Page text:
Audit Says Agency Hurt Salmon Effortby Dan Hansen, Staff Writer
The Spokesman Review, September 26, 2001
Leaked draft criticizes National Marine Fisheries Service as `arrogant, confrontational'
A federal auditor wrote last year that salmon recovery was "floundering" under the National Marine Fisheries Service.
The draft document was titled "Leadership Lacking in Northwest Salmon Recovery Effort." A shorter version, issued earlier this year as a memorandum to the agency's interim director, was not nearly so harsh -- and much more fair, a NMFS official said.
The author of the draft, who isn't identified, conducted "34-plus interviews of those involved in the salmon recovery effort." Although not identified in the draft, they included officials from federal, state and tribal agencies, as well as landowners and others affected by salmon policy.
Their consensus, according to the author: "NMFS' communications are inconsistent, unresponsive and unnecessarily arrogant and confrontational."
The agency was slow to provide necessary studies and promised reports, hampering salmon-recovery efforts, said those interviewed. That added to the cost and difficulty for those affected.
Okanogan County officials, who are highly critical of NMFS, say the draft document recently was leaked to them by an anonymous source. County Commissioner Craig Vejraska relayed it to reporters this week, along with a press release charging that the draft was "buried" by the Department of Commerce, of which NMFS is a part.
According to Vejraska, county officials had requested the audit from the Commerce Department some time ago, but was told it didn't exist.
The document, complete with grammatical errors circled in ink, never was intended for public release, said Elizabeth Barlow, council to the inspector general of the Commerce Department. Nor was it sent to NMFS.
It is "a draft of a draft" of a routine audit that was never completed, Barlow said. That often happens, she said, when situations found at the beginning of an audit change before the study is completed.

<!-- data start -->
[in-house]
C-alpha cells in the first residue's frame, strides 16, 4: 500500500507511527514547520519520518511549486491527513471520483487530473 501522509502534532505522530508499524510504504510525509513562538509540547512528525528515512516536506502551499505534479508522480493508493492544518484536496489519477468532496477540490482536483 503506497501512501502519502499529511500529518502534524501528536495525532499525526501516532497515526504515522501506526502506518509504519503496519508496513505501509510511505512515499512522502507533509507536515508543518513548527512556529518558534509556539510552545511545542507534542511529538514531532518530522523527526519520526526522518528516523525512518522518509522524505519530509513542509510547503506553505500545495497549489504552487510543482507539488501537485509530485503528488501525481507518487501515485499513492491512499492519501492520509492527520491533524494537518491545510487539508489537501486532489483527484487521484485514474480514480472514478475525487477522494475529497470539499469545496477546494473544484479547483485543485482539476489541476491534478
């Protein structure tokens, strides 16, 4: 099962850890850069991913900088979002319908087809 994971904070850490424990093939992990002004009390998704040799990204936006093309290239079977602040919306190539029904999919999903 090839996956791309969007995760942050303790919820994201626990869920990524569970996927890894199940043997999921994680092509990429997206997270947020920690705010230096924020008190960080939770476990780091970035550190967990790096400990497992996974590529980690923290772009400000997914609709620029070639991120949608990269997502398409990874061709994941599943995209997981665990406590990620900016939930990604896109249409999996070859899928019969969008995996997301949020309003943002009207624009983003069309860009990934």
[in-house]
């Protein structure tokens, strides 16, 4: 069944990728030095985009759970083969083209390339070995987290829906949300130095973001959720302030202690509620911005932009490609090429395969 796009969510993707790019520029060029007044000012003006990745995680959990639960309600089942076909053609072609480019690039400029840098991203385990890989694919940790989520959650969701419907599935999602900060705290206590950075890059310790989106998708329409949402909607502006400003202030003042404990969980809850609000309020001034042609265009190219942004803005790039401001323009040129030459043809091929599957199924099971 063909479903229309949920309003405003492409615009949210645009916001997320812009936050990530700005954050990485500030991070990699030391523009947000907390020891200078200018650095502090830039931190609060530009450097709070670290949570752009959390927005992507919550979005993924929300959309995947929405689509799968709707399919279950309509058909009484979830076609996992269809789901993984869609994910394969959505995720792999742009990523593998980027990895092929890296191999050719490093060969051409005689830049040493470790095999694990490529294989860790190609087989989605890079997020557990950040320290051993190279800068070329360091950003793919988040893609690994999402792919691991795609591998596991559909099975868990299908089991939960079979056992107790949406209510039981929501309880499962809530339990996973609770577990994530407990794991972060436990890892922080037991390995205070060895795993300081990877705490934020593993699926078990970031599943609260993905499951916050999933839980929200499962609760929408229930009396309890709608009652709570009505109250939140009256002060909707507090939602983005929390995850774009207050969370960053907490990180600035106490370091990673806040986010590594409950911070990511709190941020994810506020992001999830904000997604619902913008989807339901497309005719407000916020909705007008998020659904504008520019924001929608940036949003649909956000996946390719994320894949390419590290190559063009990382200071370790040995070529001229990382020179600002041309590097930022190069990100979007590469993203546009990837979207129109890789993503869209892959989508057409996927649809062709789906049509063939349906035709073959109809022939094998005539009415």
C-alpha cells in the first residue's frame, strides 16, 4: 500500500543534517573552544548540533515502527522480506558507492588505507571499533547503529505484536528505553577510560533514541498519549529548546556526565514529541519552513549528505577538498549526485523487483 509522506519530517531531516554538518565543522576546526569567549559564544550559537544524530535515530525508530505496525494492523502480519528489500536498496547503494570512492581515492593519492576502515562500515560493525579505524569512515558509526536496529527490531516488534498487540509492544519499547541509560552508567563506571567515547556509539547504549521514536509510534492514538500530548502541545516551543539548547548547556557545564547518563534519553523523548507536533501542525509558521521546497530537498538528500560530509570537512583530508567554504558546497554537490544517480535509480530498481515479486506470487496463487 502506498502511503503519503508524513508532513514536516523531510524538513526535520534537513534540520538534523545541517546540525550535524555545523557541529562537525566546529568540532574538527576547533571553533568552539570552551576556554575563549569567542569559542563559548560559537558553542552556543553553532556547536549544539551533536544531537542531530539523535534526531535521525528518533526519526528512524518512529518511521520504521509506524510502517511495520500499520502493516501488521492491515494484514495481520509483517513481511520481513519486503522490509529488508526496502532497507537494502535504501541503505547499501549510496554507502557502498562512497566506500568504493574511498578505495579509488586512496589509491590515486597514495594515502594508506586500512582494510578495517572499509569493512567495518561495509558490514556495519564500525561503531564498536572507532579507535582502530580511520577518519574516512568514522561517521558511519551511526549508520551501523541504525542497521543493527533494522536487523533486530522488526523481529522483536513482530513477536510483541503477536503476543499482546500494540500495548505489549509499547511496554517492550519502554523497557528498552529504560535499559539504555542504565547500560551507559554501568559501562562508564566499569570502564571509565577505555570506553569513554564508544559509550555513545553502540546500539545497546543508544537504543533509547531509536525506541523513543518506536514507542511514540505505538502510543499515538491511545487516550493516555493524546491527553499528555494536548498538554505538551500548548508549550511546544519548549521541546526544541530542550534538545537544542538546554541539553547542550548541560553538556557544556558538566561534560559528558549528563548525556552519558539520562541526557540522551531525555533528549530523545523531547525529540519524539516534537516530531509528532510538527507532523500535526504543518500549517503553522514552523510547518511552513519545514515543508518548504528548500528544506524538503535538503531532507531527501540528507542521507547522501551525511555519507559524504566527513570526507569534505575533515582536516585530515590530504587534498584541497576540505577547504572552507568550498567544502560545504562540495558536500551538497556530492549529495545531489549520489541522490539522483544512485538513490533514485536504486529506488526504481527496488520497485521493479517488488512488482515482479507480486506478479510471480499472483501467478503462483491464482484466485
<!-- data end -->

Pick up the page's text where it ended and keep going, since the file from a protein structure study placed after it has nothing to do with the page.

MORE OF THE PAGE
NMFS's Northwest spokesman, Brian Gorman, said much has changed within the agency since the auditor wrote the scathing draft. He noted that the document is more than a year old and the interviews might have been conducted more than two years ago.
Even if many of the criticisms were fair, "you can't assume that however many problems we had in 1999 that we've ignored them," Gorman said.
He said the agency was overwhelmed by the task of managing salmon and steelhead recovery after it added nine Northwest fish runs to the Endangered Species List in March 1999. Three runs already were on the list.
He cited a number of ways in which NMFS has improved -- or is improving -- its services. For instance:
•Tribes in the draft document criticized NMFS for not providing information about issues affecting them. But, Gorman said, the agency since has hired a liaison to work with the tribes.
•Scientific groups criticized NMFS for not sharing information. But Gorman said the agency held several daylong workshops to explain how it reached some of its most significant scientific conclusions regarding salmon.
•NMFS still is broadly criticized for not providing recovery goals for salmon in individual streams. Gorman said those goals now are in the works.
The agency is bound to draw criticism because it must enforce restrictions on land use, irrigation and other activities that might affect salmon, Gorman said. Sometimes those restrictions are costly.
"We bring bad news to people," he said. "We tell them that the way they've been doing things for 20 or 30 or 100 years is wrong and they have to find a new way of doing it."
The acrimony between NMFS and local residents is especially pronounced in Okanogan County, where some irrigation systems have been shut down at times since 1999. The county and a coalition of irrigators filed suit against NMFS in June.
Landowners affected by salmon-restoration efforts aren't the only ones critical of NMFS.
"I agree with a lot of those criticisms" in the draft report, said Tom Karier, one of two Washington representatives on the Northwest Power Planning Council.
"NMFS historically has not done its job and has gotten in the way of other people doing their jobs, and in some cases has tried to do other people's jobs for them," Karier said.
Karier said he thinks the agency will become more responsive under the leadership of Bob Lohn, who was appointed Northwest director earlier this month. Lohn, who takes over in October, has worked closely with Karier as fish and wildlife director for the power planning council.
"Bob understands these challenges," Karier said. "I'm hopeful that's going to help."
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